Emprynted in thys manere: a book launch in the Wren Library

Statue of Lord Byron and projector screen
Book launch in the Wren Library.

Trinity College Library was honoured to host the launch of the exciting new book Emprynted in thys manere: Early printed treasures from Cambridge University Library on 23rd October in the Wren Library. The book was edited by Ed Potten and Emily Dourish, with contributions from various authors who, according to the Special Collections blog, “Each wrote on an item that fascinated them, with art historians alongside scientists, library curators alongside typographers, and notable celebrity authors,” including Sir David Attenborough, Professor Mary Beard, Sir Quentin Blake, Bamber Gascoigne and Poet Laureate Carol Ann Duffy. Trinity’s own Librarian, Professor David McKitterick, contributed a chapter on a Dutch Book of Hours (Inc.5.E.3.10 [2890]) entitled, “The Start of a Project”. The event in the Wren included brief talks by the editors and a number of the contributors followed by a reception.

"Emprynted in thys manere", the book that ties in with the Private Lives of Print exhibition now on at the UL.
Emprynted in thys manere ties in with the Private Lives of Print exhibition now on at the University Library.
The reception for the book launch, hosted in the Wren Library.
The reception for the book launch, hosted in the Wren Library.

The book ties in with an exhibition now at Cambridge University Library (UL) in the Milstein Exhibition Centre, entitled Private lives of print: the use and abuse of books 1450-1550. A virtual version of the exhibition, including a number of interesting films, is available online.

Items on display include a unique copy of the Gutenberg Bible – Europe’s first printed book using moveable type – and over fifty other items. These range from beautifully bound, designed or illuminated texts to those that bear the marginal illustrations, accidental ink-spills and other signs of how they were handled by their owners. Ed Potten says:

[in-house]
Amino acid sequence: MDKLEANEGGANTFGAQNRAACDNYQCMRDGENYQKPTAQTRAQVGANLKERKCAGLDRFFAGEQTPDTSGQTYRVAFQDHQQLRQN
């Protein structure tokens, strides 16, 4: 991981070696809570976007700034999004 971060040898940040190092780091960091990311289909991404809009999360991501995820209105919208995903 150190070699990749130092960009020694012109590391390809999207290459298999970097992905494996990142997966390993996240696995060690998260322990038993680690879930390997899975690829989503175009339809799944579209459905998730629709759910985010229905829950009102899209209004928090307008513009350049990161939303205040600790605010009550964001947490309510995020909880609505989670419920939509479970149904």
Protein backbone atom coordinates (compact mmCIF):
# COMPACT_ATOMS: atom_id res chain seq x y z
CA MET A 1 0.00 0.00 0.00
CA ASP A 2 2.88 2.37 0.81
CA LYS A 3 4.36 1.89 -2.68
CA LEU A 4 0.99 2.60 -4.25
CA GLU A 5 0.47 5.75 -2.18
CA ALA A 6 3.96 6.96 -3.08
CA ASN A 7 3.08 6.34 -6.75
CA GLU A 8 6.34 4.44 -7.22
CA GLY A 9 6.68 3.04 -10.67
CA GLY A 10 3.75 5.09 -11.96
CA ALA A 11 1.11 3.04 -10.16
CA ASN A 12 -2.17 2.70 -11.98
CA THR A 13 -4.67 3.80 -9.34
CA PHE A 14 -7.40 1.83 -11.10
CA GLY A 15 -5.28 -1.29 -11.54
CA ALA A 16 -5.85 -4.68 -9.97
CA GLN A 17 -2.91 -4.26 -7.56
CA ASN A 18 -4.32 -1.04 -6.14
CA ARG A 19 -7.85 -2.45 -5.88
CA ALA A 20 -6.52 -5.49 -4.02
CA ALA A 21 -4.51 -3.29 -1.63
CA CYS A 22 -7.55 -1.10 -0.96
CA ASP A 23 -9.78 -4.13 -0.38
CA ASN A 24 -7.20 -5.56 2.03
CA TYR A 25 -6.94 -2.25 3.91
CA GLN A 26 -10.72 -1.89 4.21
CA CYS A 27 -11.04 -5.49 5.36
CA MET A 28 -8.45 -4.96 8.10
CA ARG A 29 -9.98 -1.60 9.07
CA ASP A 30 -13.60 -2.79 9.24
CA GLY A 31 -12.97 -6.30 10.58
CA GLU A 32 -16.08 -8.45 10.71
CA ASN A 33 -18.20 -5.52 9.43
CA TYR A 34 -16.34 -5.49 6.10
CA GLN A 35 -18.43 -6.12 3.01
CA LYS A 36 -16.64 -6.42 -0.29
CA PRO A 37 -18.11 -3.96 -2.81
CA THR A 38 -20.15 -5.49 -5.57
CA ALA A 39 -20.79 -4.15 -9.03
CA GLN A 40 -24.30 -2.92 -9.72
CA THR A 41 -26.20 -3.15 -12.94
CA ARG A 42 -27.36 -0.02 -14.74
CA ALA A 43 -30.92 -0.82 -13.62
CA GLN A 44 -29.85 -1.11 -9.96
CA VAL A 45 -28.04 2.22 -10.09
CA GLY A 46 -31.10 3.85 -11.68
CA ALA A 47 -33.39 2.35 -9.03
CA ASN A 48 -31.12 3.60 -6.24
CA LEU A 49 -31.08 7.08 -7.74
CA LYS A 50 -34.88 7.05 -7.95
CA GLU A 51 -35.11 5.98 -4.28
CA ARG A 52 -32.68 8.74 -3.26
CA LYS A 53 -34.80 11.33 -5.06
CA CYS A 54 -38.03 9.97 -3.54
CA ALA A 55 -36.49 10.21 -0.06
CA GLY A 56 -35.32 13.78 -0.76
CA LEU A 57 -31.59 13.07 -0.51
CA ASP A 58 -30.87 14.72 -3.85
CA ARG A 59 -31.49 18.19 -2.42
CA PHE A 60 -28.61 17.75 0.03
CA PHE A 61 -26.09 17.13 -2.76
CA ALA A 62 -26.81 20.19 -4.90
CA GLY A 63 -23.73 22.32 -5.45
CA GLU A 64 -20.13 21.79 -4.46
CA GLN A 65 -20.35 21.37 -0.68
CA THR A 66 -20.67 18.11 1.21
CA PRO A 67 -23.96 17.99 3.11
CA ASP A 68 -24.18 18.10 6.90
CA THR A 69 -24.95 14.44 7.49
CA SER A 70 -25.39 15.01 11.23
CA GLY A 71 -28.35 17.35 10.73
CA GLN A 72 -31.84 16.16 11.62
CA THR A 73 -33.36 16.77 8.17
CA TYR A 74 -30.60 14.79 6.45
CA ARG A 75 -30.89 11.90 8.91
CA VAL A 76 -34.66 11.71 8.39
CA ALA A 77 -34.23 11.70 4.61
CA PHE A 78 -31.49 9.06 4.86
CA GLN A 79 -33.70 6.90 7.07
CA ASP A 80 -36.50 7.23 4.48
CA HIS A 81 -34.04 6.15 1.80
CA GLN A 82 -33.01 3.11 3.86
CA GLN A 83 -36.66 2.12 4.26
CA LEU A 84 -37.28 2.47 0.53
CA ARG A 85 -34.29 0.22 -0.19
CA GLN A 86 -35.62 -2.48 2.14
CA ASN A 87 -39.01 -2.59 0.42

“We tend to assume that books of this age and importance have always been treasured items treated with the utmost respect and care – but we forget that books were constantly being read, handed down, sold and scribbled upon. Many of the early printed books owned by the Library have every spare space covered with notes and scribbles.

“There is a temptation to view these marginalia and doodles as diminishing and devaluing the books, but it’s precisely these features that make them a joy to study. They offer rare and fascinating insights into the private lives of books – glimpses of the many ways in which books were received and subsequently used by the first generations of printed book owners.”

An early printed book bearing an ink blot and the marginal inscription, "I stupidly made this blot on the first of December 1482" (Inc.1.B.3.1b[1330] )
An early printed book bearing an ink blot and the marginal inscription, “I stupidly made this blot on the first of December 1482” (Inc.1.B.3.1b[1330] )
The exhibition marks the conclusion of a cataloguing project involving the UL’s collection of over 4,600 incunabula. They are now searchable through an online catalogue, including all known details of provenance, annotations and condition. According to the Special Collections blog,

“Instead of a straightforward exhibition showing the most beautiful books, this display is intended to give an insight into the ways in which users interacted with their books over the first hundred years of the printing press.”

The exhibition will run through 11 April, 2015.

Readers may also be interested to look at The Guardian‘s coverage of the exhibition. For information about the early printed books in Trinity’s collection, visit our webpages. Images of the book launch are copyright the Master and Fellows of Trinity College, Cambridge, while the images from the books belong to the University Library.

Gutenberg bible page
The opening of St Luke’s Gospel in the Gutenberg Bible (Inc.1.A.1.1[3761] )
The most beautifully designed book of the Renaissance, the Hypnerotomachia Poliphili (Inc.3.B.3.134[1830] )
The most beautifully designed book of the Renaissance, the Hypnerotomachia Poliphili (Inc.3.B.3.134[1830] ).

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